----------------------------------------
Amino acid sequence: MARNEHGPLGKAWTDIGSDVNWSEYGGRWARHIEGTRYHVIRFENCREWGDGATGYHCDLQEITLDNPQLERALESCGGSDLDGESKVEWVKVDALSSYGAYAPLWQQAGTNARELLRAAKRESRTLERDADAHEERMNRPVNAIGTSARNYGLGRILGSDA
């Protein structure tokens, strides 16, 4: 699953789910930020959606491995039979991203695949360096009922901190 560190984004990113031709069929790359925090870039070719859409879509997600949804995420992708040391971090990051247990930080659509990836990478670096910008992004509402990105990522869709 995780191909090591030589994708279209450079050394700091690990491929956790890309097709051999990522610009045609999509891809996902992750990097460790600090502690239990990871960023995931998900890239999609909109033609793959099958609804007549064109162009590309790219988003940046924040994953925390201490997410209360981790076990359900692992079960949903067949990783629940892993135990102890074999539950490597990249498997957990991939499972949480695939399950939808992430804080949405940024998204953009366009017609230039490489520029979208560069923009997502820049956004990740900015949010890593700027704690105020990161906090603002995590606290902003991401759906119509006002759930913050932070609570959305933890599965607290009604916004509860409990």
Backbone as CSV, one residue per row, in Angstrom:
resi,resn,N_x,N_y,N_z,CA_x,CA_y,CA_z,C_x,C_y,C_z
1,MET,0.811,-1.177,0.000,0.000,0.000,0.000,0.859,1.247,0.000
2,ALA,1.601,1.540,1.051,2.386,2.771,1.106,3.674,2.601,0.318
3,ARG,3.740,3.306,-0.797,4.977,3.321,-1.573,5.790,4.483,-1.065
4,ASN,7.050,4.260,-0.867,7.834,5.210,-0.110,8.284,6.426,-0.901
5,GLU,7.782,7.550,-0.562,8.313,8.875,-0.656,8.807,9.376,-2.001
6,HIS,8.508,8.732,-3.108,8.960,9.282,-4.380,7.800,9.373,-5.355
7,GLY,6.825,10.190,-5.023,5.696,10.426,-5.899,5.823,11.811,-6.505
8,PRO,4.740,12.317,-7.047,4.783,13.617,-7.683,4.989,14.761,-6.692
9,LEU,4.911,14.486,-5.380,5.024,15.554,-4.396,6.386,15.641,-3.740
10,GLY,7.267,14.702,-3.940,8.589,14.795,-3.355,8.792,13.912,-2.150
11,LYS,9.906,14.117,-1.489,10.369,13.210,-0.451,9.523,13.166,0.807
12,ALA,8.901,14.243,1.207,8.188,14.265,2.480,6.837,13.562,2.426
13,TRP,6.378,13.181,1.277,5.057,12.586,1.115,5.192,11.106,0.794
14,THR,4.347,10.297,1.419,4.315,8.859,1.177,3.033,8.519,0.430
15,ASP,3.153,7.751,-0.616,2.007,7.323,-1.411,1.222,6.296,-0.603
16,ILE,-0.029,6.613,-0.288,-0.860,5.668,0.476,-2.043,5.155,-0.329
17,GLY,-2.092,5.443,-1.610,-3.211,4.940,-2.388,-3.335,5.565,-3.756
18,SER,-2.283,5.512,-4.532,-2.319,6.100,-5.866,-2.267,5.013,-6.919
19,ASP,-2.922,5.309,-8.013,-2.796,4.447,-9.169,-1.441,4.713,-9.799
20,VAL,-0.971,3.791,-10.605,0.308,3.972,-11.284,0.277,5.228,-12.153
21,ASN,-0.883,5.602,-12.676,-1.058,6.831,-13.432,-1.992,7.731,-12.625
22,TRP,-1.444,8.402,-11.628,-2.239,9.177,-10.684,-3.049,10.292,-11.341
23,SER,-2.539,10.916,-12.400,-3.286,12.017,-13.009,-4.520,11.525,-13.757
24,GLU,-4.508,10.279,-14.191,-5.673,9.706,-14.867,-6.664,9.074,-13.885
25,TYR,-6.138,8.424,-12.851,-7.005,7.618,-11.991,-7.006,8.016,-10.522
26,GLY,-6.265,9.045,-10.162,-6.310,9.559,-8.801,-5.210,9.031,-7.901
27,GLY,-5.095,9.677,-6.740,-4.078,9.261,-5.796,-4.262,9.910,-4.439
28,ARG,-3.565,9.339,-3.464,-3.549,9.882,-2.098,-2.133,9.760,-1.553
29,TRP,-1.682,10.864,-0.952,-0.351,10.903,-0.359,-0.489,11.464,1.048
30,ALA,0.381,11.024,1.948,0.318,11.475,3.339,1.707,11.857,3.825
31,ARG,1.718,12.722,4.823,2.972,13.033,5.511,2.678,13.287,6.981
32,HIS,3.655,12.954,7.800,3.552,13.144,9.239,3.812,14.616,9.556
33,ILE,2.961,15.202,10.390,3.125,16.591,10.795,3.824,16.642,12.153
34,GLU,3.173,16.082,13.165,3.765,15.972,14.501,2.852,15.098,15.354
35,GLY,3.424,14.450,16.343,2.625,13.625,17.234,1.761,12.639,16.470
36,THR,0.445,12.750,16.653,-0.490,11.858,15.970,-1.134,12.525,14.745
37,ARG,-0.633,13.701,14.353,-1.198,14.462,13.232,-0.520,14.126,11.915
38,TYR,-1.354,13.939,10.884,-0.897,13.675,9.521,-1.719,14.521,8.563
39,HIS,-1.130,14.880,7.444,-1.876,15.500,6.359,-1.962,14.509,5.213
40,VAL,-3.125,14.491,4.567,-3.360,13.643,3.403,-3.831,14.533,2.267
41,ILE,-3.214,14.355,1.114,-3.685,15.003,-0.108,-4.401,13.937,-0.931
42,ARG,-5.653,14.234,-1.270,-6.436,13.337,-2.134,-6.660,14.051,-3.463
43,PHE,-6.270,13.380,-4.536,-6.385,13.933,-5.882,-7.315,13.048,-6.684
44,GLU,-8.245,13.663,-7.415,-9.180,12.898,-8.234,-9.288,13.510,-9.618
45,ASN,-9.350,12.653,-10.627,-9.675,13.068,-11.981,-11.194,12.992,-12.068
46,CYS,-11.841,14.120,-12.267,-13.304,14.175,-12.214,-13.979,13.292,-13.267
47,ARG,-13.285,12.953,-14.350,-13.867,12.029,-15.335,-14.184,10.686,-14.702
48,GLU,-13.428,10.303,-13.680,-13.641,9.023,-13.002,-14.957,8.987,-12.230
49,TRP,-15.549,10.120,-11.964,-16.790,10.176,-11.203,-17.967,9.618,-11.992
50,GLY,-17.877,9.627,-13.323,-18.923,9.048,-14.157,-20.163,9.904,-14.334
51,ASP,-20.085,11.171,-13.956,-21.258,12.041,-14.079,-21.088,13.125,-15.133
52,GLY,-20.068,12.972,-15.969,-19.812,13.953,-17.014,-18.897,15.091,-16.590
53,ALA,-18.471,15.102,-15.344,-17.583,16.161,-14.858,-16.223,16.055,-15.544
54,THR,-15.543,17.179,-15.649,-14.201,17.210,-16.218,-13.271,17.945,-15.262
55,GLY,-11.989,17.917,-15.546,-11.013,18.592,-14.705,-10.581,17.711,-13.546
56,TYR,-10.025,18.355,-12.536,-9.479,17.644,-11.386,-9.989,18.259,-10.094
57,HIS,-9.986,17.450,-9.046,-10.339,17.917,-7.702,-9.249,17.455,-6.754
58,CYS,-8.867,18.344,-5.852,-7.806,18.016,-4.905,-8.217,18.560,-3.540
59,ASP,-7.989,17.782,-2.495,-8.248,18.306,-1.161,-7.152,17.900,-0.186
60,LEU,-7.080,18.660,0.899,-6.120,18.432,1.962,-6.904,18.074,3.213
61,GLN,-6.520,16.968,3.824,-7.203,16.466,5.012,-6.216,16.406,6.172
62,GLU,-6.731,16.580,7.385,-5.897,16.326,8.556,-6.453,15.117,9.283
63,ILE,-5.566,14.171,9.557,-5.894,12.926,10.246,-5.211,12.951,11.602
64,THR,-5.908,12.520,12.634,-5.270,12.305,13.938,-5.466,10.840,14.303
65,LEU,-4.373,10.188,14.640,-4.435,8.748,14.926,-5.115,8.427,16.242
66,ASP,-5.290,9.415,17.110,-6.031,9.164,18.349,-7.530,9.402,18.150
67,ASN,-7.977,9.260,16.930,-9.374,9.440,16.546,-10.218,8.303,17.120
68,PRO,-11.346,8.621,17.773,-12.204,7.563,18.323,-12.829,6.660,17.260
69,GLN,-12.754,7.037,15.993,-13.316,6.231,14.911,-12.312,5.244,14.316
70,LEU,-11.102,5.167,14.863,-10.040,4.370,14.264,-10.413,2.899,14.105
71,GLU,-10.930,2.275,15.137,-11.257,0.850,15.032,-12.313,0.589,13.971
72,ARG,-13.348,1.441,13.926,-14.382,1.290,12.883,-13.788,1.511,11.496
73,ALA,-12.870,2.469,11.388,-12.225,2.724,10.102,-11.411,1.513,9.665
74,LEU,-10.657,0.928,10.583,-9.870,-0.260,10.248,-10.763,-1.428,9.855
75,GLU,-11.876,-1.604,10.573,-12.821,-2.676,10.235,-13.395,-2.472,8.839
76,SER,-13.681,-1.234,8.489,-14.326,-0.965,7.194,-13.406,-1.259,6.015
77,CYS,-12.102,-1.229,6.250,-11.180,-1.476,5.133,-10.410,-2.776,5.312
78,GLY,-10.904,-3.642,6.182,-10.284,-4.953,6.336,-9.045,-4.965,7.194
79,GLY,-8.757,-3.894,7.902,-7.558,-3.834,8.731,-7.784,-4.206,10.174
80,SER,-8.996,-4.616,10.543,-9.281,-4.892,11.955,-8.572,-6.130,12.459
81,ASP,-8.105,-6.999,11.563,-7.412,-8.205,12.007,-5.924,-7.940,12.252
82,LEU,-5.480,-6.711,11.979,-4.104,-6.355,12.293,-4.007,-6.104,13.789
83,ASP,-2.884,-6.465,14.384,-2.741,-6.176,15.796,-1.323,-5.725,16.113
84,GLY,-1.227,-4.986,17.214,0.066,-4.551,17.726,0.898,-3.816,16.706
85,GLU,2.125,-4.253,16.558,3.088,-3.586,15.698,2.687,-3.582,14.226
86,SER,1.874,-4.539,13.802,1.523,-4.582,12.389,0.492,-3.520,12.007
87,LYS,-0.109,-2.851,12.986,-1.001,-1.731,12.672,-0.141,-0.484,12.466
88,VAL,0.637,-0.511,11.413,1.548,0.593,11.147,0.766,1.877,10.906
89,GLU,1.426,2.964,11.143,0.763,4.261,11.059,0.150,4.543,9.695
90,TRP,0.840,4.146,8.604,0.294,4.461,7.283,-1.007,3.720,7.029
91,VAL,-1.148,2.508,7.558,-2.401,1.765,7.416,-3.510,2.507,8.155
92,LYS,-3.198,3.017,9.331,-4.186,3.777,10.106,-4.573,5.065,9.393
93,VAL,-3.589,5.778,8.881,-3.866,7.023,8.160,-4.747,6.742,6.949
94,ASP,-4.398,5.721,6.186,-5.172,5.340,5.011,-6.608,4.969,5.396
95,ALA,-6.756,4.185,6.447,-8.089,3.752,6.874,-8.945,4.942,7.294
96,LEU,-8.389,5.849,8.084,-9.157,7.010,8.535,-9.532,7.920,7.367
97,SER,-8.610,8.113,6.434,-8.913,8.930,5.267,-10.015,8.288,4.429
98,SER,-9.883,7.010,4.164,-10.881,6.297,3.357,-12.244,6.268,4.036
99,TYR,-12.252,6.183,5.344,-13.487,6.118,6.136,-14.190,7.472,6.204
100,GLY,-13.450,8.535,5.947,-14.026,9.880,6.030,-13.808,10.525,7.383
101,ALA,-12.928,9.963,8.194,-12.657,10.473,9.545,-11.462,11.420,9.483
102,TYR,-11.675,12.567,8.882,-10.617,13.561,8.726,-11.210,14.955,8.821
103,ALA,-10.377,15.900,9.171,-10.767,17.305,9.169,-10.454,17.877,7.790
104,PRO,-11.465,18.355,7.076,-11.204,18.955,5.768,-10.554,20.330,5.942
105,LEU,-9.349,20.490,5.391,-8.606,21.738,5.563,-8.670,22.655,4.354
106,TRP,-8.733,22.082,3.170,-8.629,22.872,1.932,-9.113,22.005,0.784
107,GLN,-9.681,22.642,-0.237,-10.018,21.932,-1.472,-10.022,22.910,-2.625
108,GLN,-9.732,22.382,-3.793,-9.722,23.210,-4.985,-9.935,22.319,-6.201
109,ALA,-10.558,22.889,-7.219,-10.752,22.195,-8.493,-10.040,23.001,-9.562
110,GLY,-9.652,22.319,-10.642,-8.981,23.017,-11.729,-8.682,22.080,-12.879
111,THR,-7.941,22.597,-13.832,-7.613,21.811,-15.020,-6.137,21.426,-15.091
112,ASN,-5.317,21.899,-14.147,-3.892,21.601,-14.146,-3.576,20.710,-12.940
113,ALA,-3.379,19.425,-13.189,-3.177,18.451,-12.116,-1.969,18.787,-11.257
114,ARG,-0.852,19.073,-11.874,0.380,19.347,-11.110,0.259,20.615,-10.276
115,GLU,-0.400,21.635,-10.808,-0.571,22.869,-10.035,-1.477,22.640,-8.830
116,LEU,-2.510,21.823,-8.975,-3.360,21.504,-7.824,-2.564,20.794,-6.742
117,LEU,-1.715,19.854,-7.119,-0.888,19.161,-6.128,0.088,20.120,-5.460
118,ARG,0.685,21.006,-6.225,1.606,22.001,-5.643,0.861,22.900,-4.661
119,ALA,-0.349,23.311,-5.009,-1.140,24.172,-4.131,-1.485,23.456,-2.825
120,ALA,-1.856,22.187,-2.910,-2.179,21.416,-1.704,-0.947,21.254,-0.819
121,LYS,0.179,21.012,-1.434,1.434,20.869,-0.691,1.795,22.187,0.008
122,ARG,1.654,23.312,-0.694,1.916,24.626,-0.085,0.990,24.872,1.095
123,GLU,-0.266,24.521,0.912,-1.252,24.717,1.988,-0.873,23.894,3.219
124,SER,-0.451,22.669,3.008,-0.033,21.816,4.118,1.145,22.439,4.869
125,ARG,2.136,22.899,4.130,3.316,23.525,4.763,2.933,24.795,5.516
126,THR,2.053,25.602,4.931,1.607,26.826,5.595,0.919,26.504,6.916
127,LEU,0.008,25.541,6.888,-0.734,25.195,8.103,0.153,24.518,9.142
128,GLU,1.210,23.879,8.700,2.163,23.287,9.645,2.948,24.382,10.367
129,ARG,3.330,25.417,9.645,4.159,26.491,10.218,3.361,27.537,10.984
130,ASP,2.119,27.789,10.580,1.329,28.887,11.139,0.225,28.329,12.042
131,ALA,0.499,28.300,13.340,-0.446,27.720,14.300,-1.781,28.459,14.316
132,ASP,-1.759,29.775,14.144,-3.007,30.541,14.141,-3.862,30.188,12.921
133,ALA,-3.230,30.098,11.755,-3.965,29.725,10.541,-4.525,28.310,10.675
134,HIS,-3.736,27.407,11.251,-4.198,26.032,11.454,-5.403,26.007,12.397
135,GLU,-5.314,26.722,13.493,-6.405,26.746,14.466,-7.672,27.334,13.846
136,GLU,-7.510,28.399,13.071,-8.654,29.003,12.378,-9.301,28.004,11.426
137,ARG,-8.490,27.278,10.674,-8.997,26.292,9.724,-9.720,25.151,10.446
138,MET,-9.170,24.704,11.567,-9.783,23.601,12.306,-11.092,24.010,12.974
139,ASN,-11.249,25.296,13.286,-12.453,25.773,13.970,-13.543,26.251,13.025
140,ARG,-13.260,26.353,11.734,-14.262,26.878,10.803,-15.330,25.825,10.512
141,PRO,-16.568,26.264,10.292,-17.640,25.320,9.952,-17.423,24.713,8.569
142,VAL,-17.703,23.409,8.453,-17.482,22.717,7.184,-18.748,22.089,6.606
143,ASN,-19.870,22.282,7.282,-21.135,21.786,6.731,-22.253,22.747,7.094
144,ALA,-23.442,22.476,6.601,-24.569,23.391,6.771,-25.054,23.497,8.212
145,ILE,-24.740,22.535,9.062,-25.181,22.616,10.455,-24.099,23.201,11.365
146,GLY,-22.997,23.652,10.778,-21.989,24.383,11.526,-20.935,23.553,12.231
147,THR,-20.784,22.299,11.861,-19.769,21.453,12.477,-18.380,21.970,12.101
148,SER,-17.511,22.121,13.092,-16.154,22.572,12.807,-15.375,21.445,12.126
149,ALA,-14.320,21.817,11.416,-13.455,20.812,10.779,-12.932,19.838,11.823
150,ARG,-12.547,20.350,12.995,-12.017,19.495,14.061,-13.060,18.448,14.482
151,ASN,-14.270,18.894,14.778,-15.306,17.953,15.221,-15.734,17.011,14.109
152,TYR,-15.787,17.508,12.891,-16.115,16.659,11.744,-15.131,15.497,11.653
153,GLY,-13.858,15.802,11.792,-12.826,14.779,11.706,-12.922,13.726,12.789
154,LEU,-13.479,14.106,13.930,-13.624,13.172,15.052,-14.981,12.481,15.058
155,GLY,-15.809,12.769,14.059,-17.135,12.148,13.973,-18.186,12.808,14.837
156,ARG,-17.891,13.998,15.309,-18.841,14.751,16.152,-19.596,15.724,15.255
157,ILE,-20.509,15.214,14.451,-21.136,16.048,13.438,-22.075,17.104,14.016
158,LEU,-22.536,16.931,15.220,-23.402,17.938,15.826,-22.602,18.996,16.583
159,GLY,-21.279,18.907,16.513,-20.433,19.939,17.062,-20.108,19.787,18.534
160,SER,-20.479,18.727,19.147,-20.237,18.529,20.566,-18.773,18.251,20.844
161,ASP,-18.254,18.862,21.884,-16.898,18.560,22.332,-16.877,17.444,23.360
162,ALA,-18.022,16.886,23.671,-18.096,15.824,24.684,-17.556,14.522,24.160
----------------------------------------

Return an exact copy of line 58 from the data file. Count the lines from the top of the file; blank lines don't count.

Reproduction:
54,THR,-15.543,17.179,-15.649,-14.201,17.210,-16.218,-13.271,17.945,-15.262